At 15:58 Fiume re-opened fire on her counterpart in the Allied line, Liverpool and soon two groups of Italian cruisers: Zara, Bolzano and Pola had opened fire. The Gorizia and Trento followed soon and enter in combat range with the main Allied cruiser battle group. Firing continued as both groups attempted to form up and at 16:07 the Italian cruiser Bolzano was hit three times by 6" shells from HMS Neptune, temporarily locking her rudder and suffering two fatalities at the torpedo room. A near miss on the destroyer Vittorio Alfieri caused minor damage.
Meanwhile the mechanics on Giulio Cesare were able to repair two of the four damaged boilers, allowing the battleship to reach 22 knots. Admiral Campioni, considering the possibilities of his remaining battleship, Conte di Cavour against three enemy battleships and an aircraft carrier, decided to withdraw the battleships towards Messina. Cesare was out of action for 30 days.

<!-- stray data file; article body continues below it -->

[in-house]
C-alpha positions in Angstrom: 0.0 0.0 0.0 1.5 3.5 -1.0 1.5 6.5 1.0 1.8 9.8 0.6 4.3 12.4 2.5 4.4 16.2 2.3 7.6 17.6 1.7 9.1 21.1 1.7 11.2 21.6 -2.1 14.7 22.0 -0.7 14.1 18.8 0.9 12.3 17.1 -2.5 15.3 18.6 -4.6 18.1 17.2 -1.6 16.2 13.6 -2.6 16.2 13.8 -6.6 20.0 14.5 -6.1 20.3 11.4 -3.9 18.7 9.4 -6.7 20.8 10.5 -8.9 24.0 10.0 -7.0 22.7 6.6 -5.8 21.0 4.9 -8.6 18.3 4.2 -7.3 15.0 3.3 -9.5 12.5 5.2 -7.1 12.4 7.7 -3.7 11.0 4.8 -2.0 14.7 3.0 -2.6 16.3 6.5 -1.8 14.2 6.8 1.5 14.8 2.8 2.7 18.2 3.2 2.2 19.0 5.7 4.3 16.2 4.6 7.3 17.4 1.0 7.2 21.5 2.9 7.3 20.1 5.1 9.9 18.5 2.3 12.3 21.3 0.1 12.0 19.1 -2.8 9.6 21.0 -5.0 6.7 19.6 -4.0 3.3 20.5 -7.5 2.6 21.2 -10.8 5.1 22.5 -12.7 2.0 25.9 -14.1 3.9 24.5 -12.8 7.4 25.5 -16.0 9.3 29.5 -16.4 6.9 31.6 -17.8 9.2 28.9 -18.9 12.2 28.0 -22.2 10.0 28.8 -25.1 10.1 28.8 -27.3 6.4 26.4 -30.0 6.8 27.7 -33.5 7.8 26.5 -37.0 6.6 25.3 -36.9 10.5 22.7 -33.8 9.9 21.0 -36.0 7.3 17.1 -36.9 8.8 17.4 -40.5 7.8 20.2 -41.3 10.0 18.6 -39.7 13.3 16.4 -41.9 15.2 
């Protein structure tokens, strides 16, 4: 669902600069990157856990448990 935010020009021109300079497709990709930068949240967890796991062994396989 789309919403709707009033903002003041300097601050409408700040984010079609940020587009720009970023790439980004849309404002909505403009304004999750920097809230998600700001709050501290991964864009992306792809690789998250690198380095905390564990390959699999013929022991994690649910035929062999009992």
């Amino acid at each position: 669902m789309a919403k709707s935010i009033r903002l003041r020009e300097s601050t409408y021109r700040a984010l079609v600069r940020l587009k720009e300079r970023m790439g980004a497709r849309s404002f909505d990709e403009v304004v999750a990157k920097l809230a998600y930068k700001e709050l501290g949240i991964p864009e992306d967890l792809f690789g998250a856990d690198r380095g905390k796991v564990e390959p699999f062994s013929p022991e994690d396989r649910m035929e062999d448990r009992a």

Over the next hour both fleets attempted to make long-range torpedo runs with their destroyer groups without success. At 16:40, the Italian air force made an attack with 126 aircraft, reporting damage on Eagle, Warspite and Malaya; because of some misunderstanding, 50 of the Italian aircraft also attacked the Italian ships, without damage. The battle ended at 16:50 with both sides withdrawing.
One final victim was the destroyer Leone Pancaldo, sent to Augusta in Sicily, which was hit by a torpedo launched from a Swordfish at 09:40 the next day and sank in shallow water. (She was refloated and returned to service in December 1941.)
After the battle both fleets turned for home. This allowed the Italians to claim a victory of sorts, as their cargo ships were already past the action by this time and sailed safely for Libya. Meanwhile, the Allied ships also reached Alexandria along with their escort. Although the battle was indecisive, Allied sources claimed that the Royal Navy asserted an important "moral ascendancy" over their Italian counterpart.